The Soundtrack To Success

How Your Gym Playlist Affects Your Workout

If you take a wander round any gym on the planet, chances are that ~85% of people are plugged in to some headphones whilst they are working out. Each person has their very own Soundtrack to Success based on whatever floats their boat.

I myself have spent many years refining and re-refining multiple playlists that have helped me grind out that last rep on a strength session, or push through that final mile on a long-distance tempo run. From past experience, workouts without my beloved playlists result in a significant drop off in my performance.

Therefore, I did a bit more research on music and its effects on exercise to try and find out whether my personal mixtape of heavy Drum and Bass was, in actual fact, the key ingredient for a killer session…

After looking into it, it turns out what you listen to during exercise has a big effect on many different variables qffecting the quality of your session…

Set the Tone

We all have those days. When the weather is shit outside, the last thing you want to do is roll out of bed and hit the gym. This is where music can be of aid…

Entering the gym, or lacing up your trainers, with a negative mindset will set you up for a bad workout, which increases the risk of injury and demotivation. Getting plugged in to some feel-good music on your walk/drive to the gym will help get you in the right frame of mind to smash out a decent session.

Many studies have found the inner psychological effects of music pre-exercise, with certain genres/styles pertaining to an increase in arousal (I see you giggling….mature).

This is the physiological and psychological factors that prepare ourselves for physical exertion, such as a rise in heart rate, increased alertness, and improved attentional narrowing (focus).

If you want to go Science-y on your warm up playlist, studies suggest that the optimal speed of the beat should be between 120 and 126 bpm. For higher intensity workouts, warm up tunes should be 126-135 bpm.

Even before you start your warm up, music can play a big role in determining the quality of the following workout!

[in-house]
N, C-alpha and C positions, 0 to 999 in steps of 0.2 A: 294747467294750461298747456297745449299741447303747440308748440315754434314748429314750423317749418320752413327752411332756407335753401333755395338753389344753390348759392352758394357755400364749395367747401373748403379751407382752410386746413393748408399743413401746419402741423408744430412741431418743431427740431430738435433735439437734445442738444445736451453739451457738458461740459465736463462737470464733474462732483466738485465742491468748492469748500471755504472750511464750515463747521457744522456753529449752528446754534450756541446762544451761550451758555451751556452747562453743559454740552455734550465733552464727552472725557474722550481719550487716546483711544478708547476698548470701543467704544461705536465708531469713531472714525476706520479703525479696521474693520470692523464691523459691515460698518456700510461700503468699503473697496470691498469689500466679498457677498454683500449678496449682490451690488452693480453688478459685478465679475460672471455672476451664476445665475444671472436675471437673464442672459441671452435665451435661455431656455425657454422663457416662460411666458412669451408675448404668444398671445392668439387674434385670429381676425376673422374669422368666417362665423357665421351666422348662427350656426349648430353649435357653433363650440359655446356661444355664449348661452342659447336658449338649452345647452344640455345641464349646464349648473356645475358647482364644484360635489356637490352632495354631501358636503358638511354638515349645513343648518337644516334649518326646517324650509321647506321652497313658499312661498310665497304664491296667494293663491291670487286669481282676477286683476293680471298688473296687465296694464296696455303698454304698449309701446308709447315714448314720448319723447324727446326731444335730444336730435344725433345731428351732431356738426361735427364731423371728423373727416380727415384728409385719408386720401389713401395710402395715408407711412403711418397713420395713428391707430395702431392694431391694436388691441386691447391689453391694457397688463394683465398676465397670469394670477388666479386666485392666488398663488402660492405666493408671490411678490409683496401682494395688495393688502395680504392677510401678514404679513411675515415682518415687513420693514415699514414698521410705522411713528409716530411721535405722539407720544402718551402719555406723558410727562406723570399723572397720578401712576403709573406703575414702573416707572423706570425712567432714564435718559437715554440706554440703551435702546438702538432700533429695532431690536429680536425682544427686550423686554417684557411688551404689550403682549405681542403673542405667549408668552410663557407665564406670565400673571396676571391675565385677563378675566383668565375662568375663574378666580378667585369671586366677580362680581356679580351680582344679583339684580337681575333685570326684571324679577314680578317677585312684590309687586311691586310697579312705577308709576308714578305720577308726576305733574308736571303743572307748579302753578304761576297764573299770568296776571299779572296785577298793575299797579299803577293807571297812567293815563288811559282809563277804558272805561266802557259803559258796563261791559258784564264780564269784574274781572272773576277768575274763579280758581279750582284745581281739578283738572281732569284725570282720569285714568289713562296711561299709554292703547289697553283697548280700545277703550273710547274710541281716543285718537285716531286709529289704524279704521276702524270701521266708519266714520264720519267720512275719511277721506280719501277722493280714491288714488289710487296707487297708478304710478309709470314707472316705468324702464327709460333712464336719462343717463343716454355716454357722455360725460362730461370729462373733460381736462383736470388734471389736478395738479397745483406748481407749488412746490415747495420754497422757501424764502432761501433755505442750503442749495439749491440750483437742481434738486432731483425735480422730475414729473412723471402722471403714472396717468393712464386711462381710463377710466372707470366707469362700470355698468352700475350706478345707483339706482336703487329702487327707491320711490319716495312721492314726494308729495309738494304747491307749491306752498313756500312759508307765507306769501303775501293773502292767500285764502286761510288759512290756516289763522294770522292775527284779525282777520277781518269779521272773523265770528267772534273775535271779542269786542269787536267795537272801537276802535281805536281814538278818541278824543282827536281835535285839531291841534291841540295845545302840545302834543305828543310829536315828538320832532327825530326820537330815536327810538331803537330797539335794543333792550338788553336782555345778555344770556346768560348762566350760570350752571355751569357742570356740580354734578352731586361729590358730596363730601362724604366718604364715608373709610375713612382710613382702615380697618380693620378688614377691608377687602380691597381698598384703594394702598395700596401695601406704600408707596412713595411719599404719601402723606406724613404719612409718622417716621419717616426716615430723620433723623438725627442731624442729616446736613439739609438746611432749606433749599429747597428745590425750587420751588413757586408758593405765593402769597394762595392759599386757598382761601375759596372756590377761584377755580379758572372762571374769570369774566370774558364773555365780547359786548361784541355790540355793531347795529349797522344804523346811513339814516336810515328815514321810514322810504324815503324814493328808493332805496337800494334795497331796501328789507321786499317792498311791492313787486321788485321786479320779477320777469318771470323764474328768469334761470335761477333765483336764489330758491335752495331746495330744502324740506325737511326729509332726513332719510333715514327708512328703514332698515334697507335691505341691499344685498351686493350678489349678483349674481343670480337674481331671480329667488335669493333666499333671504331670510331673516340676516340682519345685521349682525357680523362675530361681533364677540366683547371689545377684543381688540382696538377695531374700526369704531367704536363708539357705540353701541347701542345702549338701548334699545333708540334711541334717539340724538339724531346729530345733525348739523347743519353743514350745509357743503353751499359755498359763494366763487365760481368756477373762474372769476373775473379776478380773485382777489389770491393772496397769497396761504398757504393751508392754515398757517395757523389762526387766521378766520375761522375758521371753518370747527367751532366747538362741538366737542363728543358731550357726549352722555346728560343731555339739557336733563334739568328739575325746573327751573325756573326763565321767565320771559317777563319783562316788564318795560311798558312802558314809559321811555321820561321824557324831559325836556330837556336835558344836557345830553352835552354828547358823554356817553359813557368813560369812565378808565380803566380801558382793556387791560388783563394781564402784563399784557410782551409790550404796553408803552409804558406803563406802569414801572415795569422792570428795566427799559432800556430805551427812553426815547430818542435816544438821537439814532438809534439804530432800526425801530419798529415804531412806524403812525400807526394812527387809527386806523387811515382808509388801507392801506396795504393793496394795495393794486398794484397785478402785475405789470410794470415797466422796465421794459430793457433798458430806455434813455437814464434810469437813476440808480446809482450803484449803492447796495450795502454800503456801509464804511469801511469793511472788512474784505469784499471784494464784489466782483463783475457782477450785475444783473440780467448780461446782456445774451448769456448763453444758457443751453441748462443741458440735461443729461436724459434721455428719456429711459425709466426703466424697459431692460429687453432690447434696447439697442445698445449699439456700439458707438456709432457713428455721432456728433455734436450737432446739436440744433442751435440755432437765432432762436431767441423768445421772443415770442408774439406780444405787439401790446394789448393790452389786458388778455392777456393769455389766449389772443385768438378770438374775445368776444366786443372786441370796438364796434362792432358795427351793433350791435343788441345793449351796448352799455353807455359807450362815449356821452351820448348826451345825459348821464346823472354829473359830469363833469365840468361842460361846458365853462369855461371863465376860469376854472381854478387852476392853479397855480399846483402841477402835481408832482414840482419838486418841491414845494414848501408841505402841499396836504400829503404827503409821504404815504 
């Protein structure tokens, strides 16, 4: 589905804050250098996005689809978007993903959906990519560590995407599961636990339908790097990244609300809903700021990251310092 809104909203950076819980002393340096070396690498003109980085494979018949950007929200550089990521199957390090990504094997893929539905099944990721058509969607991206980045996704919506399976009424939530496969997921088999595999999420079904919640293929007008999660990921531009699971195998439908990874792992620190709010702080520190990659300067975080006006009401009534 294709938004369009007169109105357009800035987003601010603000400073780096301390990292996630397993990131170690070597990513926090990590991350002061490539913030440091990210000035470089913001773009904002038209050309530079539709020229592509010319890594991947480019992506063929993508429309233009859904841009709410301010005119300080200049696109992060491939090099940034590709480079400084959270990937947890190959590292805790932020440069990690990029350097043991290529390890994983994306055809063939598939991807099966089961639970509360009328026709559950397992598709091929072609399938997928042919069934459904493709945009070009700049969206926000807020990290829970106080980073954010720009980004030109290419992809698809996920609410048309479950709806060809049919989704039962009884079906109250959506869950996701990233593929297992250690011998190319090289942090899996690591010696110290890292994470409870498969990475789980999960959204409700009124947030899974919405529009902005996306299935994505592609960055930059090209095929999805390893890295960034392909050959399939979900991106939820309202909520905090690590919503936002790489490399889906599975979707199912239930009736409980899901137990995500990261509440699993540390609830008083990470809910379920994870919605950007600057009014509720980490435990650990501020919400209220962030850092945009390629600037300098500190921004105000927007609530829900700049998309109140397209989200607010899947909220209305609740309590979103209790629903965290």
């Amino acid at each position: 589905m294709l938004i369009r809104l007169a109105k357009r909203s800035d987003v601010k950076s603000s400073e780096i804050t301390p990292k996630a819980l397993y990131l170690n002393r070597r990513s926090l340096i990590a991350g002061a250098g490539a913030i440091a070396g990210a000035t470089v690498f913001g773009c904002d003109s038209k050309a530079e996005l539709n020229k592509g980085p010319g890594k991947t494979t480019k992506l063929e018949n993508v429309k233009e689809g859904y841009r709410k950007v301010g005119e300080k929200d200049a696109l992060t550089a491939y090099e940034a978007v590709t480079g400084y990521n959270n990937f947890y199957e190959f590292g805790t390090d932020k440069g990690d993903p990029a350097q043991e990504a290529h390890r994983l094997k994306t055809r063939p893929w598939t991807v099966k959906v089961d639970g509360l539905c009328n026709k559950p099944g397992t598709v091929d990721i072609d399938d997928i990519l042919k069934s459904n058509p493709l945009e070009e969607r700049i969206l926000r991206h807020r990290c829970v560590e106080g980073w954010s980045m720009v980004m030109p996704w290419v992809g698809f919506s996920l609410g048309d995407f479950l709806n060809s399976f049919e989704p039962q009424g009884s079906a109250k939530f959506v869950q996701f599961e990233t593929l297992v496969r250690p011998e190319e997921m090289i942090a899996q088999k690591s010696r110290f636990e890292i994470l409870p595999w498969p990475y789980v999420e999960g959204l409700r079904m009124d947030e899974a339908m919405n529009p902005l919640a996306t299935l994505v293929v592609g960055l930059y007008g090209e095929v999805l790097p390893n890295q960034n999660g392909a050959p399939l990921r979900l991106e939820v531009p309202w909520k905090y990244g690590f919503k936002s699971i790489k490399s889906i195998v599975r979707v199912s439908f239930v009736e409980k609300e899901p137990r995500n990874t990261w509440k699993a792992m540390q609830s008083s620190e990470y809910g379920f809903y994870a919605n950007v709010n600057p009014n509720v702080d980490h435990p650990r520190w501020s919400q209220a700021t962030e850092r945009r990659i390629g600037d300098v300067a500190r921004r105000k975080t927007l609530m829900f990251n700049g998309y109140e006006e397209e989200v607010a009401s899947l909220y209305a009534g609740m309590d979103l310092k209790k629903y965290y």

Psych Up to Hit some PRs

You have no doubt seen that dude in the gym glaring at a loaded barbell in the squat rack, looking like he wants to violently murder someone. The same psyched-up gym-monkey will no doubt be adorned with a pair of Beats blaring out some filthy pump-up tunes…

Plugging in and zoning out into your own little world before a big lift focuses the attention on the task at hand by blocking out distractions that may reduce your performance. This allows you to optimise your training environment, creating your own personal Training Bubble, where you can chow down on a high quality, productive sessions.

This doesn’t’ just apply to your work in the weights room, either. A study conducted by the London Brunel University School of Sport and Education concluded that the act of listening to music can “reduce the perception of effort and increase endurance by as much as 15%”, therefore showing how the music you listen during cardio sessions affects the outcome in terms of productivity.

Furthermore, one cognitive scientist by the name of Tom Fritz conducted research in rural parts of Cameroon in Africa, where he spent time amongst a tribe of indigenous people called the Mafa. During his time with the Mafa, he noted how they were able to sustain physically exhausting rituals for hours on end whilst playing repetitive melodies on a Mafan wooden flute. Fritz concluded that “they achieve this through a sort of musical ecstasy” – a state of euphoria, almost, that allows them to maintain high levels of activity for prolonged bouts of time.

Jamming out and exercising work hand in hand even in the most primal of humans…

Keep the Pace